Register Forgot login?

© 2002-2014
Encyclopaedia Metallum

Best viewed
without Internet Explorer,
in 1280 x 960 resolution
or higher.

Latin flavor all over my death metal - 90%

Nochielo, September 29th, 2011

Alright, maybe it’s time we let The Chasm take five. These guys can steer the ship around for a while without any problems. Seriously, Acrania is talented enough to spearhead Mexican death metal if something should befall the legends in The Chasm. In fact, these guys are doing their thing better than a lot of bands hailing from countries more, “likely” to having metal bands. Should you think that comparing an unknown band to a well established act and even say that these guys could easily bitch-slap some of the finest emerging death metal acts is uttering major words, please grant me the benefit of doubt and read on.

Acrania plays a very fast, in-your-face style of technical melodeath with plenty of thrash metal thrown in. Their melodeath could easily be likened to bands like Quo Vadis (especially their acclaimed Day into Night album), Martyr and/or maybe a blend of the speed and complexity of Atheist-Piece of Time with the cool vibe from Elements though not as flashy as the above. There are enough complex riffs, break-neck fast and varied drums, inventive tempo changes, among other surprises to keep the listener interested. Adding to the mayhem, there’s abundant straight forward thrash metal influences that the albums sports with flair. These thrash metal influences integrate a genuine old school feel to the music, separating them from the hordes of boring, young retro thrash bands that fail to capture the ferocity of the genre’s forefathers. To maximize the thrashy feel, the production has this characteristic murky and slightly muffled sound that the genre perfected in late 80s-mid 90s. Another way Acrania sets themselves apart from other melodeath bands is the very careful incorporation of Latin music arrangements, with a focus on their native Mexican rhythms. These arrangements vary from very subtle influences to complete genre shifts. For example, the last two songs of this EP (“The Final Shot” and “Dispair”) have extended sections of full-blown Latin jazz filled to the brim in riveting layers of a sizeable amount of ethnic instruments. Hell, “The Final Shot” has a rather long saxophone solo (a minute or so) and “Dispair” has an excellent “clean” part that takes roughly two minutes and some fantastic (and most easily identifiable) Latin percussion that really contributes to the overall feel of the song and the album as a whole. These elements clearly leave their mark on the songs, making them sound innovative and revitalizing.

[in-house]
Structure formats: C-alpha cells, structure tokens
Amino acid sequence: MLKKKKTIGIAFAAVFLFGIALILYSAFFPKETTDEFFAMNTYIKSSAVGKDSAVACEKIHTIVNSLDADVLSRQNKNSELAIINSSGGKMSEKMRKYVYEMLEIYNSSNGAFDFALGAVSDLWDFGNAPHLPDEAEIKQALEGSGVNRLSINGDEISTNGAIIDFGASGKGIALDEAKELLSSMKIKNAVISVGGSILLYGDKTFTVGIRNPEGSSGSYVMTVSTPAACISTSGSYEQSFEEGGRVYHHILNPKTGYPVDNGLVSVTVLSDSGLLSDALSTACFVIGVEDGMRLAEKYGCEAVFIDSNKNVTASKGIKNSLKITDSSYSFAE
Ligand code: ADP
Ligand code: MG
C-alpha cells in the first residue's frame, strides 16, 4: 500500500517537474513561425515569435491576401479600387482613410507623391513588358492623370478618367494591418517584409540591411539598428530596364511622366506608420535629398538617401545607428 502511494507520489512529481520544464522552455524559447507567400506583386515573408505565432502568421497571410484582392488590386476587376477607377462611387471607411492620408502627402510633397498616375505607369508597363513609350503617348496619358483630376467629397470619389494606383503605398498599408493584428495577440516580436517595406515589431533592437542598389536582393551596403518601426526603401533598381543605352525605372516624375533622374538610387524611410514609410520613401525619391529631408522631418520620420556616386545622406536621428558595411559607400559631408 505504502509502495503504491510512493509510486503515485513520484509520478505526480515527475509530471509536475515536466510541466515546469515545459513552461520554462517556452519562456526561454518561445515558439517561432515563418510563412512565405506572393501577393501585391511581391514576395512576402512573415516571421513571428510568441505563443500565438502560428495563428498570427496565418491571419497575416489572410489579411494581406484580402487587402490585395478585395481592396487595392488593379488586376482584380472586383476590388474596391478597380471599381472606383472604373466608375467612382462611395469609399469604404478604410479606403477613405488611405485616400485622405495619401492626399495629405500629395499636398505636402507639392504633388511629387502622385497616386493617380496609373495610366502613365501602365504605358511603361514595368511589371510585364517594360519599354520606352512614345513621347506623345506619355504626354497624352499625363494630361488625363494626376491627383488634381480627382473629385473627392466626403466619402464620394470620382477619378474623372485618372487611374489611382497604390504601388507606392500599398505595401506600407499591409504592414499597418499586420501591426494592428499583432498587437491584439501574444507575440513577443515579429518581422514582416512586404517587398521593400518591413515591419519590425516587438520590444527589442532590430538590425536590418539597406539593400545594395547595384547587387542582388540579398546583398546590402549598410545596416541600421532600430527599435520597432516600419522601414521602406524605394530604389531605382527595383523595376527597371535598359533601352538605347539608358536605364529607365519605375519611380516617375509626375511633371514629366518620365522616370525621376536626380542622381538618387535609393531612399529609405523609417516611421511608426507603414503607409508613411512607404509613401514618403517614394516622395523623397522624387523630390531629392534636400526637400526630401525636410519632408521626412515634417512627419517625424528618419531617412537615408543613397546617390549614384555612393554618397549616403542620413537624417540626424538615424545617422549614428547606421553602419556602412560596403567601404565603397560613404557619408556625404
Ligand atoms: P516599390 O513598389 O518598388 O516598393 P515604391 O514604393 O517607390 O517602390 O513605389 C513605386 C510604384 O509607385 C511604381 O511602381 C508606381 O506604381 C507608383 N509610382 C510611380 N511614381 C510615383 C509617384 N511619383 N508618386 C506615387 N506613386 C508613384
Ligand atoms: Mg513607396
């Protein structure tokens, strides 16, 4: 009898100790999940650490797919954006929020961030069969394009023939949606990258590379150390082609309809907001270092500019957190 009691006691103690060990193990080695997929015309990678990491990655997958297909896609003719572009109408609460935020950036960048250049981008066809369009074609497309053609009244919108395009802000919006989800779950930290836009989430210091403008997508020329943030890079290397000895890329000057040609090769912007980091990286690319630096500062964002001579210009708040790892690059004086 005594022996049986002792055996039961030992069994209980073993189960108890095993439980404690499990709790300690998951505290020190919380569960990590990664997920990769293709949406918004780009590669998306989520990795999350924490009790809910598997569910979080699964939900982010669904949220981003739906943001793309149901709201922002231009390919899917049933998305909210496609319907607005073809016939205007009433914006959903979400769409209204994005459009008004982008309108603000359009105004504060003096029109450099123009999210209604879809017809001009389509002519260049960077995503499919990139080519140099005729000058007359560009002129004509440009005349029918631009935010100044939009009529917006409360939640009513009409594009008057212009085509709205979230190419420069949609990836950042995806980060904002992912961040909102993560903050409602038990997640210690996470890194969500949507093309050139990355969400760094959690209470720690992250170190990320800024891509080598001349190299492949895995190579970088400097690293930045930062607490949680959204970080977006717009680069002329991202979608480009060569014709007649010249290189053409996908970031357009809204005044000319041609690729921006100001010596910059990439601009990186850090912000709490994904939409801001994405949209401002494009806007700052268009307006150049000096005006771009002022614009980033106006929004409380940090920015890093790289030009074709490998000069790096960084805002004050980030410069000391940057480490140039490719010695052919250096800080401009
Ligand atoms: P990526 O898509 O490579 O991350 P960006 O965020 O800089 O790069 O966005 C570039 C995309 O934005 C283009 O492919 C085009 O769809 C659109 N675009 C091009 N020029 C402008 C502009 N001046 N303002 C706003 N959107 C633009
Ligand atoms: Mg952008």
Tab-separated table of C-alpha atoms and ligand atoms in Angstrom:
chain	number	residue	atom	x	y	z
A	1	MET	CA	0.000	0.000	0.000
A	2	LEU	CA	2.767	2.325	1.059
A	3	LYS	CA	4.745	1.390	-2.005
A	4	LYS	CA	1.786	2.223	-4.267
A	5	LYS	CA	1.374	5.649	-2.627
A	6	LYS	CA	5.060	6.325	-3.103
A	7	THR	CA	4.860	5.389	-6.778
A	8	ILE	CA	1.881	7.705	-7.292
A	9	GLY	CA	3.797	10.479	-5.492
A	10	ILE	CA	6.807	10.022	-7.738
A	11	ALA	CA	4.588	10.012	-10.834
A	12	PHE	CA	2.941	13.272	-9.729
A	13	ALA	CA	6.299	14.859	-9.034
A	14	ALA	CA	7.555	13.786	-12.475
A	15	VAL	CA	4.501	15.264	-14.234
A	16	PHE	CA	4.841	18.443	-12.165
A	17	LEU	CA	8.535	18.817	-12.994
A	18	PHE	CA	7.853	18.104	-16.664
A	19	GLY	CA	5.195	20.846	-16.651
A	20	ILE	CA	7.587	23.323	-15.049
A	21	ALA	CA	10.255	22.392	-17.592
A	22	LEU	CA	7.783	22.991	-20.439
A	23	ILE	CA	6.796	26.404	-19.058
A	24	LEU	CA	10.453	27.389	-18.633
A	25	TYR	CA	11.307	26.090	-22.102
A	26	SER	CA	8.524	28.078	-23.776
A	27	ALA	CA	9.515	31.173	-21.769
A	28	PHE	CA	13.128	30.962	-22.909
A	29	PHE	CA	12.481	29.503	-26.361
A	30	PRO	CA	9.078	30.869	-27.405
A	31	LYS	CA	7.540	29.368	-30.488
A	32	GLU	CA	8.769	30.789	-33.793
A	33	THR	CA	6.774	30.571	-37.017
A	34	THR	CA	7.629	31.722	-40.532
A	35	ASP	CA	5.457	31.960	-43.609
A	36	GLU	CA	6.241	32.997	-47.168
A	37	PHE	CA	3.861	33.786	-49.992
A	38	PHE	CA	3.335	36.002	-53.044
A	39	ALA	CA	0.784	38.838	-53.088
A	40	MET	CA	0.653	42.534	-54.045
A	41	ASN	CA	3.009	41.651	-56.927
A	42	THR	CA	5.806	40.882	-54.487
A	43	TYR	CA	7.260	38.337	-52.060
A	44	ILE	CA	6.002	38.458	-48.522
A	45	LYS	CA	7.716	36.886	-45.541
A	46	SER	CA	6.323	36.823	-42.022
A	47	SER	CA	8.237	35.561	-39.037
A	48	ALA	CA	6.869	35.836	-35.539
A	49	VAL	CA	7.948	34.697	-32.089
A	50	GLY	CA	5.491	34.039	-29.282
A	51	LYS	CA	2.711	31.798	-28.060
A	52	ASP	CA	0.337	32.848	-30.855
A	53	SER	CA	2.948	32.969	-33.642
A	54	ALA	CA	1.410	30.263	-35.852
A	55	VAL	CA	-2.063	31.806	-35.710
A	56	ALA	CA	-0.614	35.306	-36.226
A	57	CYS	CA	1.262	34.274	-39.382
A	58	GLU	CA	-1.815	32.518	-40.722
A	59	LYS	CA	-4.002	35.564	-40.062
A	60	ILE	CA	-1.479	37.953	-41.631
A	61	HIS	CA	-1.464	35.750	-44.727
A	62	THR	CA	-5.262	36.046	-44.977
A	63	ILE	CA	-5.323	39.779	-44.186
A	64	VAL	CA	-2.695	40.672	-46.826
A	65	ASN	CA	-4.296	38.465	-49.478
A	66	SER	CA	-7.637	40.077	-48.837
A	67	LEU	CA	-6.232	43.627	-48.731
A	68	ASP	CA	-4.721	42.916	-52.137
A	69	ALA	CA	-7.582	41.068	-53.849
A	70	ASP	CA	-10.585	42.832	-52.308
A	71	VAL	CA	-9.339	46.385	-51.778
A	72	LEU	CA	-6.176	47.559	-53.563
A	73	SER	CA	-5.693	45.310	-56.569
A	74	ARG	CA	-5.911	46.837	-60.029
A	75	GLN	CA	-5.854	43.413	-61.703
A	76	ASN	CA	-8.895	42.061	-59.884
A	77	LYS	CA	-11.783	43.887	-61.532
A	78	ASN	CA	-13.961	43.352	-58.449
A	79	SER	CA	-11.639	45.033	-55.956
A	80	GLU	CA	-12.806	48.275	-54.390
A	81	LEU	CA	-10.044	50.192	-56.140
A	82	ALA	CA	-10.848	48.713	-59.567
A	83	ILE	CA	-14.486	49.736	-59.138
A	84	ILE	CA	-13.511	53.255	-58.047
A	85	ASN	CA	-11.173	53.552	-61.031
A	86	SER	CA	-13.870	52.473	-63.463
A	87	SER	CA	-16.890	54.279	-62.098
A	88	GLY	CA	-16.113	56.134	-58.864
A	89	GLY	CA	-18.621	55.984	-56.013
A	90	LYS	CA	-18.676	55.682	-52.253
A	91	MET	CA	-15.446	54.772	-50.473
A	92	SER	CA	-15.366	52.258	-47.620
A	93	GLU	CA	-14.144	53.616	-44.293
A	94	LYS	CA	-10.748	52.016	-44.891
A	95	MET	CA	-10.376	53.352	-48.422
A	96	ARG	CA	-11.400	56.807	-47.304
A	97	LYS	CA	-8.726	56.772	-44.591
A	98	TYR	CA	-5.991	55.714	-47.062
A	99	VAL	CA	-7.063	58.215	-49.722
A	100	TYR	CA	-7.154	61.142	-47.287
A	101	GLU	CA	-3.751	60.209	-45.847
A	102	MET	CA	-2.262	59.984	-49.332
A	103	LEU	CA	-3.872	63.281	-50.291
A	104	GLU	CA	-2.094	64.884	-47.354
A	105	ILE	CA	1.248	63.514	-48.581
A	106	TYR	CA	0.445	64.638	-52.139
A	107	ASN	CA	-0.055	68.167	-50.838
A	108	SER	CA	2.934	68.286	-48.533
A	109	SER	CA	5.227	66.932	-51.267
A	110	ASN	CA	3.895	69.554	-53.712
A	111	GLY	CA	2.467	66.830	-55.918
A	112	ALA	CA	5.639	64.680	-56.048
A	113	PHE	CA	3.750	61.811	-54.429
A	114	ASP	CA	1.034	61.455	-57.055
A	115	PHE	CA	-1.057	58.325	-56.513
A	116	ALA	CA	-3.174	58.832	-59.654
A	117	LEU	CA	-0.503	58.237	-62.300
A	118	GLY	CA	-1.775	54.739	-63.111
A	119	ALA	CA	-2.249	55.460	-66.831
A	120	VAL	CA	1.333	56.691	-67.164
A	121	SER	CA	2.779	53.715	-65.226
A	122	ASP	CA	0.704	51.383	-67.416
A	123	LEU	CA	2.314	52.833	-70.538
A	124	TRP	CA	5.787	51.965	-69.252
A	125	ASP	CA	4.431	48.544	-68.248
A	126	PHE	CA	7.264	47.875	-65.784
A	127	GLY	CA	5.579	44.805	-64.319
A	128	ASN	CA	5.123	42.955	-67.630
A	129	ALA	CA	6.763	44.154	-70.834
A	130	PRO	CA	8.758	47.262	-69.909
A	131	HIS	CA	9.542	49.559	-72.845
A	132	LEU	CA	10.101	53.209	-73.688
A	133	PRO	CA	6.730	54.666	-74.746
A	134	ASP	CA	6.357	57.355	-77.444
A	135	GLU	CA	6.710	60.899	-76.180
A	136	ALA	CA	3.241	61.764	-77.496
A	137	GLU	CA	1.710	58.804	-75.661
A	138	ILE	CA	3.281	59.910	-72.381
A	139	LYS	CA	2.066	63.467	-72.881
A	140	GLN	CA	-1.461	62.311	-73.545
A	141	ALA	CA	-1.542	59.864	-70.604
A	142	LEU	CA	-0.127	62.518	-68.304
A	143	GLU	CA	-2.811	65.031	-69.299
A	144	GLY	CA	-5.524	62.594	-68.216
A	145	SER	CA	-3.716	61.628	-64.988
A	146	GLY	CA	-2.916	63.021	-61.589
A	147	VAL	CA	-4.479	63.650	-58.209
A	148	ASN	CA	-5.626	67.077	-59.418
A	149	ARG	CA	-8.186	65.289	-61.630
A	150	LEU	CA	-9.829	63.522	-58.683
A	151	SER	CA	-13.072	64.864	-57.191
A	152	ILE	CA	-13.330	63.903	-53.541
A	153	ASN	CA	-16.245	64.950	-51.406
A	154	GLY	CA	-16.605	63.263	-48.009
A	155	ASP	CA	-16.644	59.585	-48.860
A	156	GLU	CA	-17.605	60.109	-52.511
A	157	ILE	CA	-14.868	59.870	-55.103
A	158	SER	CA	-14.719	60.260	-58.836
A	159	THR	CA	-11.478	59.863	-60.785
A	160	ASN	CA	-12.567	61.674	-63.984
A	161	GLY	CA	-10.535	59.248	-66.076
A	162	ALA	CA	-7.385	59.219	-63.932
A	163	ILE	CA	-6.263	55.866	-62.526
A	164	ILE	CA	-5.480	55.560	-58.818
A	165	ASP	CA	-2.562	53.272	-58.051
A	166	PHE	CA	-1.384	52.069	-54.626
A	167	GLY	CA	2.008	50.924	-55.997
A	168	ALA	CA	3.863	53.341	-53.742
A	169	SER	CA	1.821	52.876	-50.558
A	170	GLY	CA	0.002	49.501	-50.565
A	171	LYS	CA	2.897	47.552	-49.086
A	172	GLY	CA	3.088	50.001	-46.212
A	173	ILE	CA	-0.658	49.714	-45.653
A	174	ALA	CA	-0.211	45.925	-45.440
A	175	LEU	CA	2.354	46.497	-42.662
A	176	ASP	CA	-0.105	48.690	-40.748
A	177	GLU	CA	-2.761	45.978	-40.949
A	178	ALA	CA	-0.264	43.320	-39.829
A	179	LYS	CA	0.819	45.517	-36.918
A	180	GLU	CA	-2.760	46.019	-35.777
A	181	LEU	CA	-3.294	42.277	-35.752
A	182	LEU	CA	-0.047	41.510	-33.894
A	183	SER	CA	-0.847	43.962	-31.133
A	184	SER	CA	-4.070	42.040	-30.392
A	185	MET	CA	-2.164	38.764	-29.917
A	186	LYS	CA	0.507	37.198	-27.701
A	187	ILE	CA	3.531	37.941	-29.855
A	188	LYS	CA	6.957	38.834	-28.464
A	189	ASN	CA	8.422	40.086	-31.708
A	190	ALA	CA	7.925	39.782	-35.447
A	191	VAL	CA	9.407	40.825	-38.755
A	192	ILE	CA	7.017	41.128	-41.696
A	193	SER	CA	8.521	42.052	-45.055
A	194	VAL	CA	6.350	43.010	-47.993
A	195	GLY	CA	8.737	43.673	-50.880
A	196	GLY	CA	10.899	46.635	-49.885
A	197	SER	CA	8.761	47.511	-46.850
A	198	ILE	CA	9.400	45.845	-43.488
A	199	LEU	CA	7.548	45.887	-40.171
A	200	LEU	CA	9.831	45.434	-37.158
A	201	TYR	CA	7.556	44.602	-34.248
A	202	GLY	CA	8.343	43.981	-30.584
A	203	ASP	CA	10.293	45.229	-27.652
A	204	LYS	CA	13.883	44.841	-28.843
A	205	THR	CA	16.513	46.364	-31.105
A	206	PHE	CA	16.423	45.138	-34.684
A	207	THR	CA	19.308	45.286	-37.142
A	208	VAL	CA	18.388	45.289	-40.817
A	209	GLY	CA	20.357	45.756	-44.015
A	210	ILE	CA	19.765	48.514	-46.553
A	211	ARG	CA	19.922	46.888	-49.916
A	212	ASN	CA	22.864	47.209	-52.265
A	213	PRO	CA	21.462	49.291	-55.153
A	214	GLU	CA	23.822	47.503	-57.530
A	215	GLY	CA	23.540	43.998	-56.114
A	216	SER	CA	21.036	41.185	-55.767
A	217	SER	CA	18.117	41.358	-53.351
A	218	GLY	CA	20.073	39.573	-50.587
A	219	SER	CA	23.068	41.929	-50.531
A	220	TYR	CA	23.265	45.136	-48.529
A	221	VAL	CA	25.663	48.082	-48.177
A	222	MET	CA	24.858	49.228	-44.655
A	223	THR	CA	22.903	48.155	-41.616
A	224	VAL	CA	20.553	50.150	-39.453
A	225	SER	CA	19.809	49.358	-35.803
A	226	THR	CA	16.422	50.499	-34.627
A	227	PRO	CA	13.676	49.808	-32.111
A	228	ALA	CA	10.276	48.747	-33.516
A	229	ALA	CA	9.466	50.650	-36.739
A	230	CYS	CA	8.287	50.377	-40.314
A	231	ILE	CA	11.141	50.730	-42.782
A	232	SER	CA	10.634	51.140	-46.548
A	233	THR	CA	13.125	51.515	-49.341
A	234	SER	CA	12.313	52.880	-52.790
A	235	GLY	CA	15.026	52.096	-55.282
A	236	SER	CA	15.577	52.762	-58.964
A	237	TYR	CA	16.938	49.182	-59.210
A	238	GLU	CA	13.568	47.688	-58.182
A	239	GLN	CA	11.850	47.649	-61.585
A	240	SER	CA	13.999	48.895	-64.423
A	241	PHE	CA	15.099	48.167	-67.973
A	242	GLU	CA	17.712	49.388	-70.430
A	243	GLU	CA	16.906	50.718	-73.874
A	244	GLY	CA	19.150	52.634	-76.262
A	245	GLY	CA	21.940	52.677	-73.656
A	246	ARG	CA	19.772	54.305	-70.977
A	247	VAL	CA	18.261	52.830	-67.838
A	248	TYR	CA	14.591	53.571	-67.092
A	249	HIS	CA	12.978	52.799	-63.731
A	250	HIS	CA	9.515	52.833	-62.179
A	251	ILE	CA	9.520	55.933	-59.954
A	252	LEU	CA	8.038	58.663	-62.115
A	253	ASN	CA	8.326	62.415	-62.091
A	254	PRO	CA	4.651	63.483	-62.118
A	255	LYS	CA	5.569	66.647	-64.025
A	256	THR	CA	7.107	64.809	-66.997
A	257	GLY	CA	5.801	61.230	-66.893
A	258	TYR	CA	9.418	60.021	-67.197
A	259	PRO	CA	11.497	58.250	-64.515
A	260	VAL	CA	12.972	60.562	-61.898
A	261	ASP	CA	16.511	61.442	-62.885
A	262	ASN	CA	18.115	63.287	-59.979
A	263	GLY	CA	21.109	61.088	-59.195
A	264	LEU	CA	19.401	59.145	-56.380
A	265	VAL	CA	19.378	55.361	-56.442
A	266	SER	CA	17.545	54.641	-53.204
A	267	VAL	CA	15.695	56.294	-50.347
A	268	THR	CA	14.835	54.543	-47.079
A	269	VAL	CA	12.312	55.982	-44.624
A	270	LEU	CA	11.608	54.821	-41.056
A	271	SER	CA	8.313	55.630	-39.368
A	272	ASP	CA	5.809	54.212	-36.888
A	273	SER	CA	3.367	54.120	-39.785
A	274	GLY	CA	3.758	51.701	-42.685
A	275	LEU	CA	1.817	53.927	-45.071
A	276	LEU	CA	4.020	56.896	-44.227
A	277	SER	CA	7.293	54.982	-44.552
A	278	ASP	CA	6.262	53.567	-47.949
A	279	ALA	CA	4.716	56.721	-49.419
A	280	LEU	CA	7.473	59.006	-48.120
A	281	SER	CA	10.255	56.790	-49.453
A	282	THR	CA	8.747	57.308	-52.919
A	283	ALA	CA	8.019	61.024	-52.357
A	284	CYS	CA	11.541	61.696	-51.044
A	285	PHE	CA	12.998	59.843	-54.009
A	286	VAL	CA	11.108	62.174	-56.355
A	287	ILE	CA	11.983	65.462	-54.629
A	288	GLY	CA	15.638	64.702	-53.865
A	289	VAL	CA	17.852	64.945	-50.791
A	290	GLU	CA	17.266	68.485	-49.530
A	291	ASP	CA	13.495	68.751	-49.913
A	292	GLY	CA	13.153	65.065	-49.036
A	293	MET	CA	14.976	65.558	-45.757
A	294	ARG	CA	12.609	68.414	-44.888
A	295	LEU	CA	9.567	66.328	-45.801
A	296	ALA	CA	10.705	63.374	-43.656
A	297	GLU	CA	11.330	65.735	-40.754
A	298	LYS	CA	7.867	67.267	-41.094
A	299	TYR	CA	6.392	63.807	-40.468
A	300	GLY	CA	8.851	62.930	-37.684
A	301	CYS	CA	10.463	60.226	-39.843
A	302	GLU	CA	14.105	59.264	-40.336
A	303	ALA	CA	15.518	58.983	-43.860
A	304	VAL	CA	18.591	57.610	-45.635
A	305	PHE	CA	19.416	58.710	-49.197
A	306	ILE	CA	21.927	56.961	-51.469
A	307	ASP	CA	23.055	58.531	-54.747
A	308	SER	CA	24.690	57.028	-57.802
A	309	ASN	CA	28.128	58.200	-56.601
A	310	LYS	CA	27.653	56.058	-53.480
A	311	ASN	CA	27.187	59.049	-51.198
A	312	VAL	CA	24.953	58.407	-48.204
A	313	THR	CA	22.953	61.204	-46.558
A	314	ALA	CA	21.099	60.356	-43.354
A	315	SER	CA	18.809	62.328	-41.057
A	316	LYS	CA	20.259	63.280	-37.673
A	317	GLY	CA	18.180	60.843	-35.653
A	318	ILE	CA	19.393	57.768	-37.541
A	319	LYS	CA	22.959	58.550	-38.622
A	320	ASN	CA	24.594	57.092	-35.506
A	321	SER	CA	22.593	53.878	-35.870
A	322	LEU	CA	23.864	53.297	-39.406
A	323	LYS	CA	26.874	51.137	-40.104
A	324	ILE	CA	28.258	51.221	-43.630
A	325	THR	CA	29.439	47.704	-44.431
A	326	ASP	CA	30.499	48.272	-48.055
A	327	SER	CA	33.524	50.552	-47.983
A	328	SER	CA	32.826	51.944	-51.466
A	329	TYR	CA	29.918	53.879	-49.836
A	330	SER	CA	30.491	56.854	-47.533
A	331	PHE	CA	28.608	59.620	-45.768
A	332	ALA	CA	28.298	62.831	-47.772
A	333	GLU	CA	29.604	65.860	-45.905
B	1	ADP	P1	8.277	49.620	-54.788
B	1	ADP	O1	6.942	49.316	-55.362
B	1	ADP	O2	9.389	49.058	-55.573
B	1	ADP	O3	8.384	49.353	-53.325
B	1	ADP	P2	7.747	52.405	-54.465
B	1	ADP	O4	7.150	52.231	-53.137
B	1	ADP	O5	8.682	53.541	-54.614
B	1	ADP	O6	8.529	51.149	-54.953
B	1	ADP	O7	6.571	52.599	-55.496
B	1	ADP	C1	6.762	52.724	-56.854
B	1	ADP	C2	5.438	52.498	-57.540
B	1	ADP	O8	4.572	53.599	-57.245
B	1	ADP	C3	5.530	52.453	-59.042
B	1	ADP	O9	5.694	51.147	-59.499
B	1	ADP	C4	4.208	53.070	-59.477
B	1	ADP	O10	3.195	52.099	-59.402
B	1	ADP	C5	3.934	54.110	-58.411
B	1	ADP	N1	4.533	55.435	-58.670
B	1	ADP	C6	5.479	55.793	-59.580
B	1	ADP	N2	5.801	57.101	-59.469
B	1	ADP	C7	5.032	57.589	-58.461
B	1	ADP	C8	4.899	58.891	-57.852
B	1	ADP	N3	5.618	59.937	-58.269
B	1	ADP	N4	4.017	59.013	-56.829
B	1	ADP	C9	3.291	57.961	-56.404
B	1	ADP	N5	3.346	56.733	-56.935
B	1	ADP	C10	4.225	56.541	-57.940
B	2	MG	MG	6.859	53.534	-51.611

Individual performances are phenomenal, lots of genuinely great riffs played by a very talented couple of axe-men. Many of us could name dozens of guitarists that are technically better, but maybe a handful of these have better riffs, and that’s what counts. Bass is (as usual) hard to hear, but the times it is at a listenable volume, the guy lays a few cool bass lines, that do just enough to avoid sucking and kicking some ass along the way. However, the standout has to be the drummer. This guy plays surprisingly faster than most bands in this genre, making the already swift songs sound even faster and without a blast beat in sight. Drumming is surprisingly diverse in this EP, considering the many transitions herein included. Vocals are strong, very commanding and exhibiting a great control, sounding like it's a natural ferocity being uttered by the singer. Overcomplicated tech-death this band is not. However a damn cool and balanced outfit with a focus on sweet riffs and jaw-dropping drumming, that I could agree with. This is hands down one of the finest EPs I’ve heard. Really looking forward for the follow up due November this year.